For generations this dumb village has been at the mercy of a feral forest force whose moonlight escapades finally hit Valerie close to home when her sister is annihilated at the outset of the film. Tension mounts. People bicker. The local priest (Lukas Haas, of course Lucas Haas. Who else would it be?) opens a support ticket with his superiors and they send Gary Oldman. Well they send his character Solomon but they pretty much send Gary Oldman. This is not the nuanced Gary Oldman. This is Gary Oldman in full-on ham mode, spouting ridiculous dialogue, and losing his shit because back in the day not only was his wife killed because of the werewolf but because she WAS the werewolf! As is the case in many stories, he carries one of her body parts around with him as a visual aid. He also makes a big point in the film about vanquishing the beast so his children can be safe. We see his children once early on in the film and the remarkable thing about that is that he is indifferent to them and almost immediately casts them aside to say Big Things to the villagers. Literally, his children could have been wolfeaten immediately and their concerned father probably wouldn’t even know until Christmas. Rounding out the story and cast is the Grandmother. Such a pivotal character in the fairy tale. A woman who exists simply as a destination and then a meal. Here she’s a somewhat mysterious woman (played to the chagrin of the Universe by actual legend Julie Christie) who goes out of her way to be creepy when the plot dictates it and absolutely useless when it doesn’t. A drinking game could be made on how many times the film tries to make her seem evil. Hint: She isn’t. And she dies. Offscreen, go fuck yourself.
Attractive teens, conflict, angst, and the occult. Such is the recipe that has launched a million blogs. And go fuck yourself.
Red Riding Hood is a period film. It takes place in a time where men who cut trees are low class and blacksmiths are the upper crust. Thankfully times have changed, because fuck a blacksmith. It takes place in a time where a community offers animal sacrifices and bizarre signage to appease an oppressive supernatural force that hunts them by the full moon rather than contacting their local congressman. It takes place in an era where a woman’s love takes a back seat to whom her father deems appropriate for her to marry rather than today where it’s determined by Facebook couth. It takes place in a time where the regular men are haggard and disheveled and the two attractive young leading men have perfectly moussed, coiffed, and salon-styled hair.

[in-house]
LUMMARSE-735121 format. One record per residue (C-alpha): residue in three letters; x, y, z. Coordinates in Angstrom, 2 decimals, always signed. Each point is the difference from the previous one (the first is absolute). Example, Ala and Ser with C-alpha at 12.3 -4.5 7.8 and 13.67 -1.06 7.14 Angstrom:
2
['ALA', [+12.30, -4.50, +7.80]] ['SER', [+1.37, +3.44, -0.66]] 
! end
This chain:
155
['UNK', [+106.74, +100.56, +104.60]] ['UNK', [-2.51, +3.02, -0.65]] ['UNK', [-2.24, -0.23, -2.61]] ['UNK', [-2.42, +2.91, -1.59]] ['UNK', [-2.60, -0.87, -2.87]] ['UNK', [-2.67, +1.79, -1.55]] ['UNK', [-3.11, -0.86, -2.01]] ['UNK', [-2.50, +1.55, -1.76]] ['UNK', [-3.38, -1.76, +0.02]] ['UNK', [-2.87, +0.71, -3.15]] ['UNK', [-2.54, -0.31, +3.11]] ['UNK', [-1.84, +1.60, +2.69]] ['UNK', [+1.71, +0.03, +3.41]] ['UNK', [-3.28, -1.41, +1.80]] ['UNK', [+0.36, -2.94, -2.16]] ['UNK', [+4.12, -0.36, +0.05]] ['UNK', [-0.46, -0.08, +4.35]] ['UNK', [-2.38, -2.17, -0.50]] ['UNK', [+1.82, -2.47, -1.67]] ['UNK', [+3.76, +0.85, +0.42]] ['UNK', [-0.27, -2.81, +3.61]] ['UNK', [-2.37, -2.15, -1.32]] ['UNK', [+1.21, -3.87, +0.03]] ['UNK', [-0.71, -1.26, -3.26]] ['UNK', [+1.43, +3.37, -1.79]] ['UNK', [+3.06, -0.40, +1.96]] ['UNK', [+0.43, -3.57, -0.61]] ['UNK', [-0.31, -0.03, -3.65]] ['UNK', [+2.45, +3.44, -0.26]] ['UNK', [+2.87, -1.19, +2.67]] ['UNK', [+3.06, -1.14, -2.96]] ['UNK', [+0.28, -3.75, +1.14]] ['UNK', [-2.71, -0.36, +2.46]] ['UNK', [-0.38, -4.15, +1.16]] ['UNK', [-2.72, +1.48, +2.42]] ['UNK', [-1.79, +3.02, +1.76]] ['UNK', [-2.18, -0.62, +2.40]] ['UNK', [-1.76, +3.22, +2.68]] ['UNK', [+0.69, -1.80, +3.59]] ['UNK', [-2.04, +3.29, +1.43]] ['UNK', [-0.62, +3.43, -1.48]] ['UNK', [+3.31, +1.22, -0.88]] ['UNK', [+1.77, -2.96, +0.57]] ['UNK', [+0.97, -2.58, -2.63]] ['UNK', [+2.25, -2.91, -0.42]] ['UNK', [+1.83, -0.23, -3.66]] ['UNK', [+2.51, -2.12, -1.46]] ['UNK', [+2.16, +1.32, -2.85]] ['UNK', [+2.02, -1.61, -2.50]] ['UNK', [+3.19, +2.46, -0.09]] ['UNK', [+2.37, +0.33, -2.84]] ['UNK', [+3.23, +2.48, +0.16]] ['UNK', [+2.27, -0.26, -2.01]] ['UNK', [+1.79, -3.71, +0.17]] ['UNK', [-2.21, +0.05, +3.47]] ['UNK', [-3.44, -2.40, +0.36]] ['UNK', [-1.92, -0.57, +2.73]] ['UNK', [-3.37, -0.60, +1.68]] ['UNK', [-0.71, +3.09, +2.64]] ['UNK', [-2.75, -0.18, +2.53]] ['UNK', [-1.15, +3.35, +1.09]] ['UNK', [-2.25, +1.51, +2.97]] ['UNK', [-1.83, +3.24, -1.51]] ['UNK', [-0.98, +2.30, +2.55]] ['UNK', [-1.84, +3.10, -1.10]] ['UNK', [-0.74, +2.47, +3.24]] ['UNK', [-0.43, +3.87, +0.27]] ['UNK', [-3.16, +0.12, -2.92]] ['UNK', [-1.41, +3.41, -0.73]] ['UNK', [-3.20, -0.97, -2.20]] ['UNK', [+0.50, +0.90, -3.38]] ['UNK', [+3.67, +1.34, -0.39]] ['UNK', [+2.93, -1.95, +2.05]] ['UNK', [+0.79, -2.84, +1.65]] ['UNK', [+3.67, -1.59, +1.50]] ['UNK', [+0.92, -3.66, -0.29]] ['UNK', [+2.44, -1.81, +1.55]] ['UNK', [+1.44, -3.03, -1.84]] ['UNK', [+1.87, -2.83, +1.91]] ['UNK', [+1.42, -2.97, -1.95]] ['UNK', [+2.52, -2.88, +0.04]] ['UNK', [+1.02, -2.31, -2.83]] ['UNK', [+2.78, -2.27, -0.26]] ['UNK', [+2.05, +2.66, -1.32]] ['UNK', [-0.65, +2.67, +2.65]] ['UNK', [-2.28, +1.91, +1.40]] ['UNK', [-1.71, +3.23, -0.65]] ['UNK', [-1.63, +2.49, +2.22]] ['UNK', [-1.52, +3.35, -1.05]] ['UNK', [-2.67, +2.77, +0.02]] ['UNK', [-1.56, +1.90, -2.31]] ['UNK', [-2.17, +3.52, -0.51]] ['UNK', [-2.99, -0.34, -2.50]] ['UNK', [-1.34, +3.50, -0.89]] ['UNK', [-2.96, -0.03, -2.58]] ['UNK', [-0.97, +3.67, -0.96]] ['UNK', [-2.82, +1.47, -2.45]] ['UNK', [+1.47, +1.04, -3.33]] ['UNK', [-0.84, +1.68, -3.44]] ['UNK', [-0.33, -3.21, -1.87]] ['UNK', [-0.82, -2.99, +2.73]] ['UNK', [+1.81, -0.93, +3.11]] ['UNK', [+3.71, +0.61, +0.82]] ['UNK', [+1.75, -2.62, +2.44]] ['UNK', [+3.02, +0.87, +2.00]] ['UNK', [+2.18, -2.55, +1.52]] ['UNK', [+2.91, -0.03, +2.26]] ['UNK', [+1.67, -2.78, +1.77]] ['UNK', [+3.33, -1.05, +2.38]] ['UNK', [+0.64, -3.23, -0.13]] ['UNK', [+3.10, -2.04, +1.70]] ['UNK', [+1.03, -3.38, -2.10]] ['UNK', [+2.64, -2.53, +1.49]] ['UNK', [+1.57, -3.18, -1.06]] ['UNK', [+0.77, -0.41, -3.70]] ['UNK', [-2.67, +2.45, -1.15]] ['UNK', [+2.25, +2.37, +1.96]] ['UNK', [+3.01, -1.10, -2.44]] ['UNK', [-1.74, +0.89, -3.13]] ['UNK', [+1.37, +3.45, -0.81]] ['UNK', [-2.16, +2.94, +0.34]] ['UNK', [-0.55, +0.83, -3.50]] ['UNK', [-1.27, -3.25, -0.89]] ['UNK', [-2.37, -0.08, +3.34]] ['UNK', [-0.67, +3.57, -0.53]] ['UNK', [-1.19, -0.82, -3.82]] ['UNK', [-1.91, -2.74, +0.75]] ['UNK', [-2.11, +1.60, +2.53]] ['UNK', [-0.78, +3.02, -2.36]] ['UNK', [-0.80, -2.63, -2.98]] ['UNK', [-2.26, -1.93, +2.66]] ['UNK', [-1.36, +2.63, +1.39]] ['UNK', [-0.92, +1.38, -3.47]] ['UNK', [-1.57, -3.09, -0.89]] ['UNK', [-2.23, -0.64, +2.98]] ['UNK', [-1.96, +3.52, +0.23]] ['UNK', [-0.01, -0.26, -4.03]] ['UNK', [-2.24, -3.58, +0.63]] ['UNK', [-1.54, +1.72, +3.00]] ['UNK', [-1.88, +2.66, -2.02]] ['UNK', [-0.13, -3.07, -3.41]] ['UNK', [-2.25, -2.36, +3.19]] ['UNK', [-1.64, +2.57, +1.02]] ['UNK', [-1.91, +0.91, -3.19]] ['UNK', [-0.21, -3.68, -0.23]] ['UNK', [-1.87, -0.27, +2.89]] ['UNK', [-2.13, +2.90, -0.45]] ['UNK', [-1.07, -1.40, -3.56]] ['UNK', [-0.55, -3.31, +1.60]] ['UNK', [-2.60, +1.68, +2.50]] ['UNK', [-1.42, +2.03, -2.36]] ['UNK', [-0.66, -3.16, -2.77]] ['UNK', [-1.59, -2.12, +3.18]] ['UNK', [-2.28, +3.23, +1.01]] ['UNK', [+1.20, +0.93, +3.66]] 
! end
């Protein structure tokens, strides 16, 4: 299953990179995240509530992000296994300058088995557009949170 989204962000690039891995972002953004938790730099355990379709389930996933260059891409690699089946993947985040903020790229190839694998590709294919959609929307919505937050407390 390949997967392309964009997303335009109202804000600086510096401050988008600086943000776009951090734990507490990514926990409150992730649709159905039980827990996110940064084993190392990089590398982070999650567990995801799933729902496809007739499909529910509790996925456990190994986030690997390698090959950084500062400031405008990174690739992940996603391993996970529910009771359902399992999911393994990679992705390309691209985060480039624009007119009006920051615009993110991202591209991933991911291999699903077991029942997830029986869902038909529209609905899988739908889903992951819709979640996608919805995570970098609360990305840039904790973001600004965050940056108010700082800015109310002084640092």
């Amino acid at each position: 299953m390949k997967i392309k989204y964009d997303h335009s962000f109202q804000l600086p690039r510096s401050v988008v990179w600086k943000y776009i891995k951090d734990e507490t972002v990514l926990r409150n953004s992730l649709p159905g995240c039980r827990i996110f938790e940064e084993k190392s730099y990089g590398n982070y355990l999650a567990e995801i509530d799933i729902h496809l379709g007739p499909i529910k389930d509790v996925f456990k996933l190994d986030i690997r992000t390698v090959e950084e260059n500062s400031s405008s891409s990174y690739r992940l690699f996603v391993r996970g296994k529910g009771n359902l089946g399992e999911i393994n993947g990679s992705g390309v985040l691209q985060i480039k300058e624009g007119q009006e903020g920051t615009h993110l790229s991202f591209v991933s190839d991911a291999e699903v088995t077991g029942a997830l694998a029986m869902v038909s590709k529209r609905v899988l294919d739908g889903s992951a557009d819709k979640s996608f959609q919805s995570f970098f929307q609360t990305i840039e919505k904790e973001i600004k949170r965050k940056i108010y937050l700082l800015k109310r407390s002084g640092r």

That’s actually where I first began wondering if this was The Village II: The Teenage Years. There’s got to be cutting-room floor footage of these young men being dosed and dragged to Santa Monica for appointments at Aveda and then returned to the village just as they emerge from the haze. It’d explain an awful lot. It also feeds the notion that this whole project is a big elaborate joke. A “fuck you” to molecules. It’s so self aware and overt in its look (the soft focus on the boys in this movie brings back uncomfortable Jeepers Creepers II memories), so heavily geared towards swooning teens who are kept buoyant by goth lit, and so arch in how it tells its story- it simply has to be a ruse. If so, kudos. I guess. It’s still an abomination.
Oh yeah, and at some point she puts on a red riding hood. Whoop-de-asshole.
The special effects are An American Werewolf in Paris bad, the way every single character is red herring’d as the potential werewolf is insulting, and the ridiculous words actors [and Shiloh Fernandez] are given to say all lead towards a conclusion that Red Riding Hood is a gigantic sad time for any audience member worth their oxygen. In October of 2009 in the Movie of the Day for the horrible Deadgirl I remarked about Shiloh Fernandez that “This Shiloh dude is such an empty vessel it’s a miracle he’s not in the Twilight movies.” Well, now he’s come full circle. This might as well be a Twilight extended universe story. And a screaming whirlwind of dogshit. God help Little Bo Peep if Summit Entertainment gets greedy again.
This movie is worse than being hit in the neck with saucepans.
Method of Destruction:
Strap this film to a rocket filled with the writing of Anton LaVay and rusted batteries and launch it directly into Stephanie Meyer’s cervix.